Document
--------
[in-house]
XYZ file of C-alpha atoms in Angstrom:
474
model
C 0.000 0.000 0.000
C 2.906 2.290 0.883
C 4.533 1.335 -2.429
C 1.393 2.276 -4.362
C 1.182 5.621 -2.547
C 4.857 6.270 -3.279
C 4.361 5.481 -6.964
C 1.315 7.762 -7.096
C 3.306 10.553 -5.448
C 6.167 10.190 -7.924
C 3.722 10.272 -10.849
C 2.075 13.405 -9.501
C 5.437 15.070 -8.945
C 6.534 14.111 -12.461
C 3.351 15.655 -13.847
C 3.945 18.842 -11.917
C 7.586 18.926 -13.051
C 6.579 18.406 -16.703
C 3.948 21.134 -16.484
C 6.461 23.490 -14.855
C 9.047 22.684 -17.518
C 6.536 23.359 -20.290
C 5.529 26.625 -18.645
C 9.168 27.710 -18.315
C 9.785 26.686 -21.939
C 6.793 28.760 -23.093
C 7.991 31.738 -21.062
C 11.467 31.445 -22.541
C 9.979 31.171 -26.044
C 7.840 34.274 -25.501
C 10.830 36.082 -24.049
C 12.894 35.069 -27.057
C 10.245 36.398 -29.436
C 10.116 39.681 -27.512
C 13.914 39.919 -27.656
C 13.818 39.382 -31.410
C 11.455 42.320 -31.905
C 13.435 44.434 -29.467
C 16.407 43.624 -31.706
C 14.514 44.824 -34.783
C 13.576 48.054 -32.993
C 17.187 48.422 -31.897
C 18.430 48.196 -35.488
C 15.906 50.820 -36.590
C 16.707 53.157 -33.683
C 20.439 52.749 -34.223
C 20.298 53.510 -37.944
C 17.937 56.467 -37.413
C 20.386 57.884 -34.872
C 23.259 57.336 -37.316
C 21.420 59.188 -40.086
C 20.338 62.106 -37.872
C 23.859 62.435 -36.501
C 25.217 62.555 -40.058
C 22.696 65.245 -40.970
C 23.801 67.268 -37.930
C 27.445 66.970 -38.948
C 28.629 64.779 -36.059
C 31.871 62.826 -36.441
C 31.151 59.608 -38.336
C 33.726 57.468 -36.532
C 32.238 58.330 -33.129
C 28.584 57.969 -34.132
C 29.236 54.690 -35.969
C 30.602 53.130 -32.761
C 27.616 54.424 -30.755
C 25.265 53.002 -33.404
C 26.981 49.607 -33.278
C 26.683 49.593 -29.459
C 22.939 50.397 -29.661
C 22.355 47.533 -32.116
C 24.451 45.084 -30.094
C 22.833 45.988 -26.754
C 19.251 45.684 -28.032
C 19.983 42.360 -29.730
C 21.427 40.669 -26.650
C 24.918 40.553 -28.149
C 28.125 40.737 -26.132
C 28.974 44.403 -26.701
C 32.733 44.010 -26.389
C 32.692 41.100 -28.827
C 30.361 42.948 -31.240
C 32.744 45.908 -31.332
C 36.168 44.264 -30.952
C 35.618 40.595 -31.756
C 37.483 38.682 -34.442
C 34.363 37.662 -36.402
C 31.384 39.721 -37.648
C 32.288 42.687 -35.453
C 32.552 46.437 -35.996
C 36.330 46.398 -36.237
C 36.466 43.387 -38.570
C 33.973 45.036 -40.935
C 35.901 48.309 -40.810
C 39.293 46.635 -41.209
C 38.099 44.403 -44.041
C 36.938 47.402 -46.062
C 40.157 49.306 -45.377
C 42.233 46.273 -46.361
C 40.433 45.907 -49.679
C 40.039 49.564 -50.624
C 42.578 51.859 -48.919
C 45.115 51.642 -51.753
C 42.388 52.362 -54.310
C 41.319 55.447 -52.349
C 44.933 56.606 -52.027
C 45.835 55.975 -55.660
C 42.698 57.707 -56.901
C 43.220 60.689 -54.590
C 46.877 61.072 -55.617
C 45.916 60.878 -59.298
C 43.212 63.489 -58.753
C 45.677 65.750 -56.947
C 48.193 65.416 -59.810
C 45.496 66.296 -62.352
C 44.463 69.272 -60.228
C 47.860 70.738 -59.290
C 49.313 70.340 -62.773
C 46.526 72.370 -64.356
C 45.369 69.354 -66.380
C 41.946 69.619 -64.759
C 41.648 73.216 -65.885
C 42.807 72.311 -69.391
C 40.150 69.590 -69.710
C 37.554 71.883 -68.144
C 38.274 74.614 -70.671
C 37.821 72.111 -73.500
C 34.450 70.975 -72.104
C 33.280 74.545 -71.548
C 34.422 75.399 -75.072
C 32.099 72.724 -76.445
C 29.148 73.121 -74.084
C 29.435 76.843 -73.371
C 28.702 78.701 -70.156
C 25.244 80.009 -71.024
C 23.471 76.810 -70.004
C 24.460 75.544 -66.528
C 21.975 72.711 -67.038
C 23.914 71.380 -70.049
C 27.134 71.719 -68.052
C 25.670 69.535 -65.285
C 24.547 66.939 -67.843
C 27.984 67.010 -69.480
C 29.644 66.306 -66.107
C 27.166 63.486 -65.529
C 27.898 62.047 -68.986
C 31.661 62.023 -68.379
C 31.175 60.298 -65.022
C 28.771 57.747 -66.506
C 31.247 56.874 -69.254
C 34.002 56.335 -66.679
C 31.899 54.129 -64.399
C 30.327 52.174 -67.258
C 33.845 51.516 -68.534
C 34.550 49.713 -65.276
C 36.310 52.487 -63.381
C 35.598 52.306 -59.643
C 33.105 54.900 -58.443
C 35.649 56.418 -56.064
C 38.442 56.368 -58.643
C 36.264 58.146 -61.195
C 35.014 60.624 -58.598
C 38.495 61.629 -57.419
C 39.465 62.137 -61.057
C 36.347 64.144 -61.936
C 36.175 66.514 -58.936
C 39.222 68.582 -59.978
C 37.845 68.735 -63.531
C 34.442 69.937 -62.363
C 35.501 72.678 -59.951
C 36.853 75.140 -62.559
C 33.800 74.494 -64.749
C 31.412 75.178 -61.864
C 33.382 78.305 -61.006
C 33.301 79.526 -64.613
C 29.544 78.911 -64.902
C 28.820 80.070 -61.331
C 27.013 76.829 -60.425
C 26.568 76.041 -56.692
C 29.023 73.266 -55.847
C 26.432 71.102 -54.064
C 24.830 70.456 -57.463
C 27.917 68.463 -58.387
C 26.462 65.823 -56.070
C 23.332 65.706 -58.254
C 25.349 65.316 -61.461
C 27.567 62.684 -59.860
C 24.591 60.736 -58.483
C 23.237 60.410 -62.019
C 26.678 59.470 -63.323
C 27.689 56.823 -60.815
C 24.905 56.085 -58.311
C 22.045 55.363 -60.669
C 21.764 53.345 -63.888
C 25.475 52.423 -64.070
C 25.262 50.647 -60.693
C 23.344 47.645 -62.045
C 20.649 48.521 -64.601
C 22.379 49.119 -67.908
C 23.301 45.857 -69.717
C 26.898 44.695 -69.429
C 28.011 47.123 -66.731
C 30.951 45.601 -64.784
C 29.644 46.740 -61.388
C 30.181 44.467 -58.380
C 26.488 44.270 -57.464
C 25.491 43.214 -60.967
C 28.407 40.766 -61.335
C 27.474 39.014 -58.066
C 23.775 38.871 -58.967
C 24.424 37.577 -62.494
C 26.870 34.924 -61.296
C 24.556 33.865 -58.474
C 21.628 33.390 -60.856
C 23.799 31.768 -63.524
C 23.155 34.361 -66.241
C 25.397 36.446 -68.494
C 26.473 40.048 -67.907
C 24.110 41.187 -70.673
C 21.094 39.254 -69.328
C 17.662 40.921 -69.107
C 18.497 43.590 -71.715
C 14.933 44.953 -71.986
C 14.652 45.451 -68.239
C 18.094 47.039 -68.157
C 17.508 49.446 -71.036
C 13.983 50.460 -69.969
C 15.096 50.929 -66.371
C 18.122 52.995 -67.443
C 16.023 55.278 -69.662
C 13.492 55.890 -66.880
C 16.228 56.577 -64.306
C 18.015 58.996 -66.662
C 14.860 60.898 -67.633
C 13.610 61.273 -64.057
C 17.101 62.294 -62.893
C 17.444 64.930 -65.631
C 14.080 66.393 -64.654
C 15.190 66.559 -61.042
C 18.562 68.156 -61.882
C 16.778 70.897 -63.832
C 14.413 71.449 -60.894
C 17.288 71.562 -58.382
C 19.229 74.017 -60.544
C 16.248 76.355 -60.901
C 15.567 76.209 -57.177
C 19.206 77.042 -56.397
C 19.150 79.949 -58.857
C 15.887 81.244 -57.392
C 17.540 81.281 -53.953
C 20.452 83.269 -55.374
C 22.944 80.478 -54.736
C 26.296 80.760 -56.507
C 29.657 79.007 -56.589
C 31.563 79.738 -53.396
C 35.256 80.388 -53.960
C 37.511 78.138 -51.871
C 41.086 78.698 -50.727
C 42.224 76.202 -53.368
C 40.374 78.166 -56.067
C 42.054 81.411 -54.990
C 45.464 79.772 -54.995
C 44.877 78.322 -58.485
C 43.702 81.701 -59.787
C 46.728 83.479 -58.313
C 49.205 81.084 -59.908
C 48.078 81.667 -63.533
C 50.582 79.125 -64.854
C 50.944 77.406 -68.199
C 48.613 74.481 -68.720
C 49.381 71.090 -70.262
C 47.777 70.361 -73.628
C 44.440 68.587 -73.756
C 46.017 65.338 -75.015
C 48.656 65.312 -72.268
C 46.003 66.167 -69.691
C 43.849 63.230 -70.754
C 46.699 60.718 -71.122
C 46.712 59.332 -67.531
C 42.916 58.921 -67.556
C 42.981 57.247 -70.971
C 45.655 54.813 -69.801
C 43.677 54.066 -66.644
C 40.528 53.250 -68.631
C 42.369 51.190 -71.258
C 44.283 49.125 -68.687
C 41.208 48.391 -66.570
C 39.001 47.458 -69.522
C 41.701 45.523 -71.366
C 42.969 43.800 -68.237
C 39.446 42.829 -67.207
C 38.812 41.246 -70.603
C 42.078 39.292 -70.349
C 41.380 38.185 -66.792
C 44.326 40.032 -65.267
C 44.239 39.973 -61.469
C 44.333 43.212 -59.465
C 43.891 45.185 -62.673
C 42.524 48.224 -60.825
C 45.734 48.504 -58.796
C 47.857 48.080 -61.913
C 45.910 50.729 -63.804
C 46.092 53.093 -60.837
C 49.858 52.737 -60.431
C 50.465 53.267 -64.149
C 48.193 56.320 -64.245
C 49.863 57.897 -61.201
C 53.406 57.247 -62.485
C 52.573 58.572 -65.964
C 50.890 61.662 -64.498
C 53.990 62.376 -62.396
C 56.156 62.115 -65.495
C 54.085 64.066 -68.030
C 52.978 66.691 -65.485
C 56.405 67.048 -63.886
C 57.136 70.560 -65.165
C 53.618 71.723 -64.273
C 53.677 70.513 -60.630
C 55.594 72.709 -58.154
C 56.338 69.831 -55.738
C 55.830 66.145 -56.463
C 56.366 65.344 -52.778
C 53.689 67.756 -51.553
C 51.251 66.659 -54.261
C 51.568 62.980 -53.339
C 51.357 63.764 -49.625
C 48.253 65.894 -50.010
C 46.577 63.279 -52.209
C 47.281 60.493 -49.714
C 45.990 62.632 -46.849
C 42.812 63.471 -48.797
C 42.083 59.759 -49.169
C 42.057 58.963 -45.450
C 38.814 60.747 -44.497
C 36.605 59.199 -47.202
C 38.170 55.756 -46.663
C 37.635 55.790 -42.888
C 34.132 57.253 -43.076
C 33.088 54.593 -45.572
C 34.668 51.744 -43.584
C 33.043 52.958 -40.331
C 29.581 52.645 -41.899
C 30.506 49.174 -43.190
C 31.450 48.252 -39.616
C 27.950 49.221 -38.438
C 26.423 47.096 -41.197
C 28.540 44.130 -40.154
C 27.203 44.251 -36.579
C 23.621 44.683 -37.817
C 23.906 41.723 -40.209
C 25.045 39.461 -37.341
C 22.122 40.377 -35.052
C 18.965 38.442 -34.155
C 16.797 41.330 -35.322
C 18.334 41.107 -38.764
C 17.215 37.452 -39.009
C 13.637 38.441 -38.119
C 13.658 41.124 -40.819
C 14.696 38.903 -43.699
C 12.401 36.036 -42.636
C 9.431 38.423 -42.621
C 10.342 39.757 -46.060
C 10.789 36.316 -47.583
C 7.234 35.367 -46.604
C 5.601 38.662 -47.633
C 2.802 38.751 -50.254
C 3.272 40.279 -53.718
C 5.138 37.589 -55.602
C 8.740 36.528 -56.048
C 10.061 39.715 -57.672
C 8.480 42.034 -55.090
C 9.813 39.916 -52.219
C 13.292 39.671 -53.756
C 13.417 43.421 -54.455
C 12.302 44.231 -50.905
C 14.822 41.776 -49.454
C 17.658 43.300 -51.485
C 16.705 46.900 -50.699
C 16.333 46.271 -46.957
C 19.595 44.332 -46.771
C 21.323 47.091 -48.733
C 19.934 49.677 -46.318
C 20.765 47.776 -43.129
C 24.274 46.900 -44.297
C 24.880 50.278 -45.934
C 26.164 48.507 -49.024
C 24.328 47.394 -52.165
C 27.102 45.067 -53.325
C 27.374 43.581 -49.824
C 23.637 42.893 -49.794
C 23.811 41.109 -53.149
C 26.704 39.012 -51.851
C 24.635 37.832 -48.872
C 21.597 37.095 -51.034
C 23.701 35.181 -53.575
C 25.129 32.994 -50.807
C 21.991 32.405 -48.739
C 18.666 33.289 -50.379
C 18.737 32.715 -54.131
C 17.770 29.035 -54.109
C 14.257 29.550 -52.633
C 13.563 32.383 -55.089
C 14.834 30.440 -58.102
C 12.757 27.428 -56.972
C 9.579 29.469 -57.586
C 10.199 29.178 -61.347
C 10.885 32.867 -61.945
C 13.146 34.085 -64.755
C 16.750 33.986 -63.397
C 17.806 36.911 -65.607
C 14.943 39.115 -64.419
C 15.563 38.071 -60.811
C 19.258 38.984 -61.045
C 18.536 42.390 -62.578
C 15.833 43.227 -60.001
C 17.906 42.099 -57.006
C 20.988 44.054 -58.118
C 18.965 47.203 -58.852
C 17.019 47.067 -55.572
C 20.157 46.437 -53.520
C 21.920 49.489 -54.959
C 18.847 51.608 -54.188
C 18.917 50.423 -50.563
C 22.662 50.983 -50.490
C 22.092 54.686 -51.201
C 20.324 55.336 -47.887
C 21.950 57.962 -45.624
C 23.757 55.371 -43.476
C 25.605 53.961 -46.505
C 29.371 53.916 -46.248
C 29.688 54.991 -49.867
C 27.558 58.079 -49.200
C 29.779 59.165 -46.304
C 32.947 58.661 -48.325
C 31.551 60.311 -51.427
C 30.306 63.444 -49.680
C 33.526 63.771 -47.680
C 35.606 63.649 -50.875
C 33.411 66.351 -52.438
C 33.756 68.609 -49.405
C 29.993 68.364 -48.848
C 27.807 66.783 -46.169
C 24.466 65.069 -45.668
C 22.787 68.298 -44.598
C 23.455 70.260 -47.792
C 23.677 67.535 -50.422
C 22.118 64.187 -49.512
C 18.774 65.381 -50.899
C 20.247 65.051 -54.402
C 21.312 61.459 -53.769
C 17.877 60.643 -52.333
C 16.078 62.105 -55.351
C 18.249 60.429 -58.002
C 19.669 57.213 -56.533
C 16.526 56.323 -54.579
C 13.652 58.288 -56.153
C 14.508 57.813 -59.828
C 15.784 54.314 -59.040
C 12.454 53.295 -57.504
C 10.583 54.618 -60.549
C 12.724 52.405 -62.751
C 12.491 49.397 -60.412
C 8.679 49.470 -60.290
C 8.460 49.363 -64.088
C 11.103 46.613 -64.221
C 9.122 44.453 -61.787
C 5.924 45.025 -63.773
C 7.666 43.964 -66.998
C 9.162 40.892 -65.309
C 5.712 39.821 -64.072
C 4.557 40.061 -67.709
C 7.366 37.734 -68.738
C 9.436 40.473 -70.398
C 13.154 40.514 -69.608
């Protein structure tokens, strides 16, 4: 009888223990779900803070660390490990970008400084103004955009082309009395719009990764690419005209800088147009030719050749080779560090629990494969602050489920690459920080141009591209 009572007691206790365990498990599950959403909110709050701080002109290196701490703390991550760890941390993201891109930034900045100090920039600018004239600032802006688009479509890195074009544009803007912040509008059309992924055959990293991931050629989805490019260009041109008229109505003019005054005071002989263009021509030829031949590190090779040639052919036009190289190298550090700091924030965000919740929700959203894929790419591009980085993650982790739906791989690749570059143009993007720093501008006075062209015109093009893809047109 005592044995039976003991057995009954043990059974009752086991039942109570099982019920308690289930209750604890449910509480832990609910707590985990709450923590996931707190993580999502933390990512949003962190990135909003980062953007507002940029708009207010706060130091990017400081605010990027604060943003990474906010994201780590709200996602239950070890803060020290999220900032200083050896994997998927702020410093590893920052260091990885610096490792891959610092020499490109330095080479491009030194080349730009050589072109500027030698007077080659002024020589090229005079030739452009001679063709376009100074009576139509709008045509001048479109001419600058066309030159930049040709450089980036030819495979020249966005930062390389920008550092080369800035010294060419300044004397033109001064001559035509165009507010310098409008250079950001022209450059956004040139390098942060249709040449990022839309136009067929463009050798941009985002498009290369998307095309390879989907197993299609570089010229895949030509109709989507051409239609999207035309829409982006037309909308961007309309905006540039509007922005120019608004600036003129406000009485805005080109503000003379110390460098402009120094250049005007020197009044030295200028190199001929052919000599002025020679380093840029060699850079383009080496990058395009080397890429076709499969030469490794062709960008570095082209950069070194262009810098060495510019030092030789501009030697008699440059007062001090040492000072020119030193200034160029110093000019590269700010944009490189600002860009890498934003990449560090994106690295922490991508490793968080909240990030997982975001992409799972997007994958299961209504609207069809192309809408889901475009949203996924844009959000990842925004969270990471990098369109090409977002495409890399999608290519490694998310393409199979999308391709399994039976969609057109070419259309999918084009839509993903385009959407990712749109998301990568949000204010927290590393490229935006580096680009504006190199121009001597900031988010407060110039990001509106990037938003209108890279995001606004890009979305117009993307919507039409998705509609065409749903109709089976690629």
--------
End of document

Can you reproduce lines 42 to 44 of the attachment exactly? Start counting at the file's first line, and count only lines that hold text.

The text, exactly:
C 13.435 44.434 -29.467
C 16.407 43.624 -31.706
C 14.514 44.824 -34.783